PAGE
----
Chiefs’ Patrick Mahomes finds home in Kansas City

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For a young Patrick Mahomes, a career as an athlete wasn’t a dream. It was the game plan.

Mahomes has had a breakout rookie season as starting quarterback for the Kansas City Chiefs. A first round pick in the 2017 NFL draft out of Texas Tech, Mahomes has led Kansas City to five wins with his first NFL loss coming against New England. His dominance as a younger player may have come as a surprise to the NFL world, but his family always knew he was destined to go pro.

A three sport athlete with deep roots in baseball before picking up basketball and football, Mahomes “was very competitive, even as a kid,” his mother, Randi Mahomes, says. “He wanted everything to be a ball. Wherever we were, he was going to try to toss something at you.”

Randi says she hoped he would end up somewhere that “felt like home,” and after leading the Chiefs to five back-to-back wins, she feels like Kansas City has become just that.

“To see your child get to live his dream and to know that he’s happy–that can’t be replaced,” she says.

Looking back at the 50th anniversary of The ‘Heidi’ Game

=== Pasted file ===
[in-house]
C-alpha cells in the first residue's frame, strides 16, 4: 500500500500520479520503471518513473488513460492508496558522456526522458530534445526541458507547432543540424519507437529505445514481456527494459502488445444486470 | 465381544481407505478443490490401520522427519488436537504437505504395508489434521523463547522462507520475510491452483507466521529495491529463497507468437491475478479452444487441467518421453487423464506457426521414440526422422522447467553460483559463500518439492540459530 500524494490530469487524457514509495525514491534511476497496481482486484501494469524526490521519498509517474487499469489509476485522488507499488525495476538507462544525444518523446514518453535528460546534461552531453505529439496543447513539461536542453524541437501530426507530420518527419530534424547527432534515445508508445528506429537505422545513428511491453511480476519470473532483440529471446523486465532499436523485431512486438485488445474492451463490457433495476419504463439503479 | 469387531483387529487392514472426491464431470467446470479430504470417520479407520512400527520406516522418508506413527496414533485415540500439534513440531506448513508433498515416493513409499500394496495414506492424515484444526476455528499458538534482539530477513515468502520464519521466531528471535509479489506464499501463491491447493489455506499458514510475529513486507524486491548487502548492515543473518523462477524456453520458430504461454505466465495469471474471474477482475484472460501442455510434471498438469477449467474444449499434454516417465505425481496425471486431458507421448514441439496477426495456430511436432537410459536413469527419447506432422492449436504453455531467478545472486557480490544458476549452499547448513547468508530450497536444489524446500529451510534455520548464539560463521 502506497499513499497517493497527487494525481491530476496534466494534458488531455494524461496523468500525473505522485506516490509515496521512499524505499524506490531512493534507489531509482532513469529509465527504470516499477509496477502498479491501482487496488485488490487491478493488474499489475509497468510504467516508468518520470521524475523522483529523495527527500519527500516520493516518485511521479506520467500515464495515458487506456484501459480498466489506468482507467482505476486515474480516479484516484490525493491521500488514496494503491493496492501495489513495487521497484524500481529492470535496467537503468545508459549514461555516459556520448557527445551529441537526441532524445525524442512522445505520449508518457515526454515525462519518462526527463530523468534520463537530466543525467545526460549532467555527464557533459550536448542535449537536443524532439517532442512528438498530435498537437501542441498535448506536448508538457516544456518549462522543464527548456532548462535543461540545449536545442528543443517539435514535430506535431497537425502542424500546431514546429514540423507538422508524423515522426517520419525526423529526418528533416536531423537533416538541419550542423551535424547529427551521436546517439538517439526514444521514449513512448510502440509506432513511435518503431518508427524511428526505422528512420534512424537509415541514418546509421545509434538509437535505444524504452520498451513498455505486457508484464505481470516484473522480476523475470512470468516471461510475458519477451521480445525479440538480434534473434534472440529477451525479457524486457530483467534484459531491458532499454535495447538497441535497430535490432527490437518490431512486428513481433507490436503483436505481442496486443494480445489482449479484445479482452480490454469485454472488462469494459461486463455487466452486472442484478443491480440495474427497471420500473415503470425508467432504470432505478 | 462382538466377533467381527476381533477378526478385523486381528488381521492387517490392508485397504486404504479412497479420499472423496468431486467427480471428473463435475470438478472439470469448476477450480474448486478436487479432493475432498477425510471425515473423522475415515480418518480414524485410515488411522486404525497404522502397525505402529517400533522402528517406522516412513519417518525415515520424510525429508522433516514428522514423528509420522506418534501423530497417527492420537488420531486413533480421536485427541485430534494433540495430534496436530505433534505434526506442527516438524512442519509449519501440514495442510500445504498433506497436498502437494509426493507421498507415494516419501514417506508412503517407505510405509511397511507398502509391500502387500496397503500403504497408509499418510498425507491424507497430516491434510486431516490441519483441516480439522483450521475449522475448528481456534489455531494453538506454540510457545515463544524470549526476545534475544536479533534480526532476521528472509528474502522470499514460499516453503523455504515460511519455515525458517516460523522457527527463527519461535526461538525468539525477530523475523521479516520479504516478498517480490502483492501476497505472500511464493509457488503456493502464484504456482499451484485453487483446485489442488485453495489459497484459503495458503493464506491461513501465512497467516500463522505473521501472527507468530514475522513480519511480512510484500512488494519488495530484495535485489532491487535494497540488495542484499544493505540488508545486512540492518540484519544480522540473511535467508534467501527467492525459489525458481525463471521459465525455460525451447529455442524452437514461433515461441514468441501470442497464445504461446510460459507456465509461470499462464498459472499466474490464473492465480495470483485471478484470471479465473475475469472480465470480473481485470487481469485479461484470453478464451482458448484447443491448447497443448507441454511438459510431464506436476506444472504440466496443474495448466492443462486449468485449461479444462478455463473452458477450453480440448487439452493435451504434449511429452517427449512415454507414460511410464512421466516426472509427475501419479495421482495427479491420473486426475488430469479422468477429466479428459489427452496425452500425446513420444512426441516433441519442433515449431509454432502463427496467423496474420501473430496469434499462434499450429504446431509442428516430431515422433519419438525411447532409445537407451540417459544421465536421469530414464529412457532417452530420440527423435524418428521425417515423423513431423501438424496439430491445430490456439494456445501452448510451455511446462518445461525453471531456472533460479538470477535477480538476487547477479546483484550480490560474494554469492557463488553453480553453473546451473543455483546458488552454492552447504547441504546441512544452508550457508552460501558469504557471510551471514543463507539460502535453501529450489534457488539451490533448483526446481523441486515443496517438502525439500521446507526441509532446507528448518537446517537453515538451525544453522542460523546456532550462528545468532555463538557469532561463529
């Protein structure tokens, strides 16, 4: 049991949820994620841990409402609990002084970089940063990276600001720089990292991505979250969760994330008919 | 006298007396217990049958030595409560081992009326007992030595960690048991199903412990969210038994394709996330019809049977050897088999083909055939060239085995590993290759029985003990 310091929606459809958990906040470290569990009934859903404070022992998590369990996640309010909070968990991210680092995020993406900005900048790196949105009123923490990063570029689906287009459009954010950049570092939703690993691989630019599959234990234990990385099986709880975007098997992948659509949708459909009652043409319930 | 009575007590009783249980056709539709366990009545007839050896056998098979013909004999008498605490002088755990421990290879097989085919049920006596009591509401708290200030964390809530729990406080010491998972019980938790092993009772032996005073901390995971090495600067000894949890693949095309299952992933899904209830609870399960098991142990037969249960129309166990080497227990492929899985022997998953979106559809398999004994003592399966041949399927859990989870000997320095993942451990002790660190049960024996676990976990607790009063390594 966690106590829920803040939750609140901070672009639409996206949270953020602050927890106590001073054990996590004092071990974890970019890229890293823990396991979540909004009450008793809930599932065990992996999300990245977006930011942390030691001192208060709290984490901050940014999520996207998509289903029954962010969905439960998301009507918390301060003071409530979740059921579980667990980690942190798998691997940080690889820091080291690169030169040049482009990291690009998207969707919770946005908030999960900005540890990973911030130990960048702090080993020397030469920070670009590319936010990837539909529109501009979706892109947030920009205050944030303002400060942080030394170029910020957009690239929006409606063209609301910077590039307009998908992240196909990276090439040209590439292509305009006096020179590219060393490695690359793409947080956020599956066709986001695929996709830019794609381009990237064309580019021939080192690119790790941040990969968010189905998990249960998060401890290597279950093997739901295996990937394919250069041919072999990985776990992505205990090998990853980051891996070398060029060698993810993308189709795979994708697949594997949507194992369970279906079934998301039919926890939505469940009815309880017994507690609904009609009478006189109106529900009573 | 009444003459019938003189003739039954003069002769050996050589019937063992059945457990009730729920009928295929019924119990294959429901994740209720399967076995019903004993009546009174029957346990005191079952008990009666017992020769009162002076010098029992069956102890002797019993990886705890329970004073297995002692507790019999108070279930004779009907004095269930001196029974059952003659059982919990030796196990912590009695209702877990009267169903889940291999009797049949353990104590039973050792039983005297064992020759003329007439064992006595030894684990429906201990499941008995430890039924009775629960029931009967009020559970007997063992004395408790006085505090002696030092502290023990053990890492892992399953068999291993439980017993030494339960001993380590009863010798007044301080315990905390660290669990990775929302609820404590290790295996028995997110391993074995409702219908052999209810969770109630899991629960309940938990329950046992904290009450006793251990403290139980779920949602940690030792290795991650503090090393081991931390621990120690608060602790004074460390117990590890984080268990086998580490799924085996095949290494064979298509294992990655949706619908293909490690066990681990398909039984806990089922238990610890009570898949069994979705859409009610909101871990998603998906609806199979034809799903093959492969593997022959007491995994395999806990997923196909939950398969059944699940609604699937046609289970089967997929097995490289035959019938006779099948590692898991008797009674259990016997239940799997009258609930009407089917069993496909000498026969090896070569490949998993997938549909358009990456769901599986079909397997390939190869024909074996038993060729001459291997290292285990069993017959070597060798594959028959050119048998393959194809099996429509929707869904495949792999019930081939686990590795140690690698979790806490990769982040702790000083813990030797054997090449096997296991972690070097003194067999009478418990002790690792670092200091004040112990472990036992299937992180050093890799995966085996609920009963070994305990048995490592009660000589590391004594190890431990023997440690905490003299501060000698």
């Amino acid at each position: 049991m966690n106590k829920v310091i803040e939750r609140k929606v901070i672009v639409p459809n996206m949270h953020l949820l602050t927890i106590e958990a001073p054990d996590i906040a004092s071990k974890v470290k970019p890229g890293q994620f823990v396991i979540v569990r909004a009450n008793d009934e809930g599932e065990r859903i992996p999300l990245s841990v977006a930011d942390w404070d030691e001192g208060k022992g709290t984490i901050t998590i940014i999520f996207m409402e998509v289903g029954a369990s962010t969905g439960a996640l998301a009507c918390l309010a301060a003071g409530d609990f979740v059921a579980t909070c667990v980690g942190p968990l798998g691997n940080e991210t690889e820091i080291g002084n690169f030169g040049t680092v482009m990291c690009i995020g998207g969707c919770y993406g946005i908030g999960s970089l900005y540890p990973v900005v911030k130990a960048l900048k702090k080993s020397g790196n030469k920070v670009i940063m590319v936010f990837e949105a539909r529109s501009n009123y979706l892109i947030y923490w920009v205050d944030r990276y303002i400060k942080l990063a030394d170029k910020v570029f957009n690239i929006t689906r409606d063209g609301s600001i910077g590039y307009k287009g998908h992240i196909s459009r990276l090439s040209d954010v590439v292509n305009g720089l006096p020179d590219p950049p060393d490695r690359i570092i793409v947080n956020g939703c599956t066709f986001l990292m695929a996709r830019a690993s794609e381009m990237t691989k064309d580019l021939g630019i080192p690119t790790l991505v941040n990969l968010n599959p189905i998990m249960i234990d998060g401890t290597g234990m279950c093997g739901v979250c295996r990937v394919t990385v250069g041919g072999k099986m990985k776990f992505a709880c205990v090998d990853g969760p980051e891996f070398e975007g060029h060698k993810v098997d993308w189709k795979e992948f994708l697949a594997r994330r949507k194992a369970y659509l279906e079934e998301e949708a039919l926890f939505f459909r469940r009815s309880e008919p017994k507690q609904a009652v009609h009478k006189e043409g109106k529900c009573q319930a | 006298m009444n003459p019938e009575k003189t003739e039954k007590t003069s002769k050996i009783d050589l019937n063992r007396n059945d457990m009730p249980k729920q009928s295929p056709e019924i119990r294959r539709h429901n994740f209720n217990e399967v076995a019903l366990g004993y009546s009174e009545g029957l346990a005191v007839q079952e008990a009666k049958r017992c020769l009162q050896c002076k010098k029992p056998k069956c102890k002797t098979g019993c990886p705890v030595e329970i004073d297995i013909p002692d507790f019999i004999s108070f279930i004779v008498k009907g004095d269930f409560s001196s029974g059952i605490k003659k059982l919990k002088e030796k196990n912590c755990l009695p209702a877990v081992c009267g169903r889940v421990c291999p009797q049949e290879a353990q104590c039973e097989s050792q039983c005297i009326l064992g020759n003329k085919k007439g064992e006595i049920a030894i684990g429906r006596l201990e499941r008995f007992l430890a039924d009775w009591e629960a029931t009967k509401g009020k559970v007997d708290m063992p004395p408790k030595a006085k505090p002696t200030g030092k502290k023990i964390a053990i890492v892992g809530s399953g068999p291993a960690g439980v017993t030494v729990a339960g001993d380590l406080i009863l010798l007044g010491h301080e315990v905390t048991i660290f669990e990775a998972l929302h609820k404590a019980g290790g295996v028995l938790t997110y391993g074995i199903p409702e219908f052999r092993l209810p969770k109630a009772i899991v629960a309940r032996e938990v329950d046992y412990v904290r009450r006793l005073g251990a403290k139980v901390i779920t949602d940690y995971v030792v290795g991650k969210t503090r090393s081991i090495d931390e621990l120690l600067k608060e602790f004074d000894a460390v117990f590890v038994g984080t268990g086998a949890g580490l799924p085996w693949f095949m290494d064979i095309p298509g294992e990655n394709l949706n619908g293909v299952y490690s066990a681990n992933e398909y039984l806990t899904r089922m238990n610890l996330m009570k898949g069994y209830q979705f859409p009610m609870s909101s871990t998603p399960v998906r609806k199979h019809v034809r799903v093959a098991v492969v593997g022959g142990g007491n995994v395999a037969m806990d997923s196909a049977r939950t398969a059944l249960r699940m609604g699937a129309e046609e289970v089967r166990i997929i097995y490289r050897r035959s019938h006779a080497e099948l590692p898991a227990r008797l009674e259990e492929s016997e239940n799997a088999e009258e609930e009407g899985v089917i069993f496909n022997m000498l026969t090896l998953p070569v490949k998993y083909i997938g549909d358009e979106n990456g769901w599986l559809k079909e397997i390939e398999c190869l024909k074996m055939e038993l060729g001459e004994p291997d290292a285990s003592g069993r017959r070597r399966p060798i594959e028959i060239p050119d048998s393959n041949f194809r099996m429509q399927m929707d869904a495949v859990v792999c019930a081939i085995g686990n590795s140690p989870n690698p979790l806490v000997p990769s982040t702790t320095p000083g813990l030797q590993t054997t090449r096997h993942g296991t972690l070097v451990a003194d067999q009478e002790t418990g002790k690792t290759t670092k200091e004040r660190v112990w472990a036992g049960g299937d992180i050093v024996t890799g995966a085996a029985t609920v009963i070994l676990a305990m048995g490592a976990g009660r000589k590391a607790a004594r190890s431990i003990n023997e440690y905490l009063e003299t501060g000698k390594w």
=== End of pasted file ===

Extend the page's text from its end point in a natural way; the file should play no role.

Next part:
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Half a century ago, what former NBC broadcast supervisor Dick Cline believed to be just “another week of the NFL,” came an event that would forever alter how people experience live sports. It’s been 50 years since the famous ‘Heidi game’, a historic matchup between the American Football League rivals the New York Jets and the Oakland Raiders on November 17th, 1968.

The showdown aired live on NBC and was famously nicknamed after Heidi, a movie about a young Swiss orphan, unceremoniously cut in to the game’s live broadcast. Cline was in charge of making sure the children’s movie aired on time – even if there was 1:05 seconds left in the game and the Jets are up 32-29.

That week in particular, NBC, the sales department and the telephone company confirmed that the 7:00-9:00 pm time slot had been sold to Timex. That slot was to be used to air Heidi and Cline was under strict instruction to make sure it aired at its allotted time.

“When the sales department said at 7:00 o’clock we have to go to Heidi, we didn’t think anything of it because a game never ran long, ” Cline said, as NFL games never ran over 7:00 pm in the past.

At 7 sharp, just as scheduled, Cline aired Heidi. Not long after, phone calls flooded the station, causing NBC’s switchboards to blow out. There was such a large volume of angry callers waiting to demand the game be put back on that the station required new fuses to keep the switchboards running. Many people called, but no one at the station could answer.